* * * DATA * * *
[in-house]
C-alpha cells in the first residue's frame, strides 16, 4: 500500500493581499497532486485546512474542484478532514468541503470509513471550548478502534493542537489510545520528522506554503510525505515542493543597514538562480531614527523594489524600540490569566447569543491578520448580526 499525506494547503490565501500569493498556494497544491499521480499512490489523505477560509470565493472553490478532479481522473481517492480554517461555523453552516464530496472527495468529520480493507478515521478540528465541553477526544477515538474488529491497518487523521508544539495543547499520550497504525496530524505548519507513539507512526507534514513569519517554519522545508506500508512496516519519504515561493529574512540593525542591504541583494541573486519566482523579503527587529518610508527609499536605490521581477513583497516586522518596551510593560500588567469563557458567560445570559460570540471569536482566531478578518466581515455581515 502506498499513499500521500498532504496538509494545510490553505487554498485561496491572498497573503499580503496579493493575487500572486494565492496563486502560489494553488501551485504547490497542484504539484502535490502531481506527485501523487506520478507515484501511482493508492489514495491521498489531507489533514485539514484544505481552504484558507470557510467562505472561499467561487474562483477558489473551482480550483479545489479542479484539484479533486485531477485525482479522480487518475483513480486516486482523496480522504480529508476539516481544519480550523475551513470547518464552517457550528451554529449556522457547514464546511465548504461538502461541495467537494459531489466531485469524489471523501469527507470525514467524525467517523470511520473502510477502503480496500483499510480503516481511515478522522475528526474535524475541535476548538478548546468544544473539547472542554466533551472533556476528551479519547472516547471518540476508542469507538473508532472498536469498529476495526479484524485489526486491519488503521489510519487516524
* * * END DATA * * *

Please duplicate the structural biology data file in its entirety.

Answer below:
[in-house]
C-alpha cells in the first residue's frame, strides 16, 4: 500500500493581499497532486485546512474542484478532514468541503470509513471550548478502534493542537489510545520528522506554503510525505515542493543597514538562480531614527523594489524600540490569566447569543491578520448580526 499525506494547503490565501500569493498556494497544491499521480499512490489523505477560509470565493472553490478532479481522473481517492480554517461555523453552516464530496472527495468529520480493507478515521478540528465541553477526544477515538474488529491497518487523521508544539495543547499520550497504525496530524505548519507513539507512526507534514513569519517554519522545508506500508512496516519519504515561493529574512540593525542591504541583494541573486519566482523579503527587529518610508527609499536605490521581477513583497516586522518596551510593560500588567469563557458567560445570559460570540471569536482566531478578518466581515455581515 502506498499513499500521500498532504496538509494545510490553505487554498485561496491572498497573503499580503496579493493575487500572486494565492496563486502560489494553488501551485504547490497542484504539484502535490502531481506527485501523487506520478507515484501511482493508492489514495491521498489531507489533514485539514484544505481552504484558507470557510467562505472561499467561487474562483477558489473551482480550483479545489479542479484539484479533486485531477485525482479522480487518475483513480486516486482523496480522504480529508476539516481544519480550523475551513470547518464552517457550528451554529449556522457547514464546511465548504461538502461541495467537494459531489466531485469524489471523501469527507470525514467524525467517523470511520473502510477502503480496500483499510480503516481511515478522522475528526474535524475541535476548538478548546468544544473539547472542554466533551472533556476528551479519547472516547471518540476508542469507538473508532472498536469498529476495526479484524485489526486491519488503521489510519487516524